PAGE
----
India is likely to raise issues of terrorism, energy security and climate change financing, and call for stricter international laws on economic fugitives when Prime Minister Narendra Modi visits Osaka for the G20 summit of the world’s largest economies on June 28-29, said senior officials in New Delhi.
Indicating that the government might still be open to negotiation on the two major issues of e-commerce and data localisation, Prime Minister Narendra Modi’s Sherpa for the summit, former Commerce Minister Suresh Prabhu said that both policies, which have come in for severe attack from several western countries, were still being debated within the country.
“We have certain views on e-commerce and data localisation. Those issues are being debated and discussed at various forums within the country. As far as G20 is concerned, we will put forward our views as they are emanating from the discussion within the country,” Mr. Prabhu told journalists at a briefing on the summit agenda.
This year’s summit under Japanese Presidency has the theme of “Human centred future society” and will take up digital economy, artificial intelligence, global health, ageing and marine plastic waste as subjects of deliberation. Japan’s Prime Minister Shinzo Abe, in a speech on May 30, laid the agenda for the summit and highlighted the global nature of data as opposed to its localisation.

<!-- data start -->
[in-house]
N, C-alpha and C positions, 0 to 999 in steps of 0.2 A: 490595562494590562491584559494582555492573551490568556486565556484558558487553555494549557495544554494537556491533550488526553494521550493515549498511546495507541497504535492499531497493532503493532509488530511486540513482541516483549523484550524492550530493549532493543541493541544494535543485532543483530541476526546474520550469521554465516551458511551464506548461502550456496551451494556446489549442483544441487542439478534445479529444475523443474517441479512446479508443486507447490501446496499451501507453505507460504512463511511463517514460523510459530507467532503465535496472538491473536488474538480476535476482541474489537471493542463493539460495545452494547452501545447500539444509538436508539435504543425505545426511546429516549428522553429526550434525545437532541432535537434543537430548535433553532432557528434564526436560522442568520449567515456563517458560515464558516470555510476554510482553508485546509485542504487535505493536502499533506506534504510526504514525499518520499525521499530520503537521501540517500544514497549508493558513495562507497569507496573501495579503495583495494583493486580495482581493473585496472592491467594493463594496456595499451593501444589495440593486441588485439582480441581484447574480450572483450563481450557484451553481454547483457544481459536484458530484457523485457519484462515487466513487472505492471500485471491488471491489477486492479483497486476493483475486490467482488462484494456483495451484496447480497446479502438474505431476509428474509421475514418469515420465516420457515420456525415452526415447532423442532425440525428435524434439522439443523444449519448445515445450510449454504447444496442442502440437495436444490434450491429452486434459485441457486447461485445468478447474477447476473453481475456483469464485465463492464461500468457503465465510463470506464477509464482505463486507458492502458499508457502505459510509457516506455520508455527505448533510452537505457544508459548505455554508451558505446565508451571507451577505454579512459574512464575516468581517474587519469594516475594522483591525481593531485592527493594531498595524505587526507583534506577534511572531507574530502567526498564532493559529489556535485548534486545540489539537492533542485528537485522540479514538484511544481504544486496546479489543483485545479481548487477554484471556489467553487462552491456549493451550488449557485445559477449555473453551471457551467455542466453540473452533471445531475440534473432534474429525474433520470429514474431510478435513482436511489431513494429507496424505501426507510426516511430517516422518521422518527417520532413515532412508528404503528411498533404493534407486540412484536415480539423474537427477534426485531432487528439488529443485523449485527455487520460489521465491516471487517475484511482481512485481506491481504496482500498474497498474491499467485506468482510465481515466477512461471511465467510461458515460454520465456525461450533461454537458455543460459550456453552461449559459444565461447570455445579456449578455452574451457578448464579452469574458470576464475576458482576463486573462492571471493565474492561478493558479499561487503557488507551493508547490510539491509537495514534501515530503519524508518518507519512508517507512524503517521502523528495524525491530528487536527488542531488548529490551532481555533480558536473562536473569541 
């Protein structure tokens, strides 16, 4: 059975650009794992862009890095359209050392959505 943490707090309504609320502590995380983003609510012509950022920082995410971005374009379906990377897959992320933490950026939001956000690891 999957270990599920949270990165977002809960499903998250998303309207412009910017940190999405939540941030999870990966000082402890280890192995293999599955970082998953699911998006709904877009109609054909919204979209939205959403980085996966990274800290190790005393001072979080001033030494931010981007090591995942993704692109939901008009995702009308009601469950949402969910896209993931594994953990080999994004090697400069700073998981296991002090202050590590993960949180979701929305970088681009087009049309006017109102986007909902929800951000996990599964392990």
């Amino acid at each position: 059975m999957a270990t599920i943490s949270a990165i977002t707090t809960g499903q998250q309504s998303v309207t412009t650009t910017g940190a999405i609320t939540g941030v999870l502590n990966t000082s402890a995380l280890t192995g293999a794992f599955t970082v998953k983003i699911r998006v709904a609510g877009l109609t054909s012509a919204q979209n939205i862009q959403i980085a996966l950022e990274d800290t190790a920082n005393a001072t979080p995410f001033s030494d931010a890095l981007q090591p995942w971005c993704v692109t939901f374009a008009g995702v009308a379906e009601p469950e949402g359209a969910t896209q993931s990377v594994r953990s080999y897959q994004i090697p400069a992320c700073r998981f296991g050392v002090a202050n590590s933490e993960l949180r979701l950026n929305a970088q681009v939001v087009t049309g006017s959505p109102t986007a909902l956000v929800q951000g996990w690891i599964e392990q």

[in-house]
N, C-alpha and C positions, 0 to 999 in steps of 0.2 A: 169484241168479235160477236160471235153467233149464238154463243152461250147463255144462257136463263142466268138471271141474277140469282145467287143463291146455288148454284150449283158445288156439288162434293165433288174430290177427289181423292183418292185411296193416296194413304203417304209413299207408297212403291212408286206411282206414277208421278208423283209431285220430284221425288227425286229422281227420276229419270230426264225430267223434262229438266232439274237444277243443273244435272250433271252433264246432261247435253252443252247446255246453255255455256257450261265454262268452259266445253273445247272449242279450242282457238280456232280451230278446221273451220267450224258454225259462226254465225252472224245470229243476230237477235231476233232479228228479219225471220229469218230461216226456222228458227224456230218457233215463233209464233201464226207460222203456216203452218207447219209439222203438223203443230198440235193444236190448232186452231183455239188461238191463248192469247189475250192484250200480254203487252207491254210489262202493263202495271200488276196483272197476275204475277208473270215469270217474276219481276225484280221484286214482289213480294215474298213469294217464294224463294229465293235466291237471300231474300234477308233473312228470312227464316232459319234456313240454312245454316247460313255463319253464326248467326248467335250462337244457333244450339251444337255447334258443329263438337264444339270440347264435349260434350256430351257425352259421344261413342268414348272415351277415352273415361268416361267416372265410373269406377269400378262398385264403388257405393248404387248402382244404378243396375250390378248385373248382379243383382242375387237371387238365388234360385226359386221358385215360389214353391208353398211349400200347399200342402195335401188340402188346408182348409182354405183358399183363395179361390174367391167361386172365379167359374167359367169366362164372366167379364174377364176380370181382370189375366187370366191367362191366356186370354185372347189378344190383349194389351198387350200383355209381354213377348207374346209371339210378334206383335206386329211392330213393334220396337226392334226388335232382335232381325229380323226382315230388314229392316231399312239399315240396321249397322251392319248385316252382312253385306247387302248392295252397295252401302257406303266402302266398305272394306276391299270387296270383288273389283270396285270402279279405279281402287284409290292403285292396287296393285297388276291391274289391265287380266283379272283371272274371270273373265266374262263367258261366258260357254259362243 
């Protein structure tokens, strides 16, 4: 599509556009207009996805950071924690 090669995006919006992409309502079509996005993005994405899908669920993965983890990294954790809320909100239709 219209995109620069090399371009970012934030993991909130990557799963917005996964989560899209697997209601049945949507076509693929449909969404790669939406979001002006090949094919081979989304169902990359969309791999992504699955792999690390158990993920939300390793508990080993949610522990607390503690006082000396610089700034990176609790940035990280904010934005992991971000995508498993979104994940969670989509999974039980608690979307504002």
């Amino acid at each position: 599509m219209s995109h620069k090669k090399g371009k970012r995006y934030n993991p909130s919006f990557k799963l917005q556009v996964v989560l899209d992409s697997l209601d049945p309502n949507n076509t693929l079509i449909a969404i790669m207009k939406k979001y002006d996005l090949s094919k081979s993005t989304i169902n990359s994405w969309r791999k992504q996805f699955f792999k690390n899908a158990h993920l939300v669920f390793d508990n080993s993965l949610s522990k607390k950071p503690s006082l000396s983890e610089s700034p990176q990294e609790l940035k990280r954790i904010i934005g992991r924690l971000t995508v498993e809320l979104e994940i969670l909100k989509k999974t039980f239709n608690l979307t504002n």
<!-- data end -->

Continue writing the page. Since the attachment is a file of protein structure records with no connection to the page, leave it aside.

The Government of India is bracing for pressure on its data localisation guidelines at the G20 summit, given an outcry particularly from the United States and Japan on the Reserve Bank’s circular last year that stipulated that all “data relating to payment systems” must be “stored in a system only in India.”
In the May 30 speech, Mr. Abe announced that he would push for a “Data Free Flow with Trust,” or DFFT system. Making a veiled reference to the Indian plan of a “single closed-off room”, he said data localisation would result in “immeasurable losses”.
Diplomatic sources confirmed that the DFFT would be on the agenda to be adopted by the G20 nations.
Backlash from U.S.
India has also faced bilateral backlash from the U.S. on the guidelines. While the State Department denied reports on Thursday that it would link data localisation laws to curbing H1-B visas, U.S. officials have made it clear to New Delhi that they expect a change in the guidelines proposed by the RBI.
Commerce Minister Piyush Goyal, who attended the trade ministers of G20 conference last week, also convened meetings of industry bodies, as well as had a meeting with the Finance and External Affairs Ministers this week and discussed India’s stand at G20.
Mr. Prabhu expressed the confidence that the trade deal impasse he had been negotiating with the U.S. for the past year, would be resolved soon given the “underlying strong sentiments” between the two countries.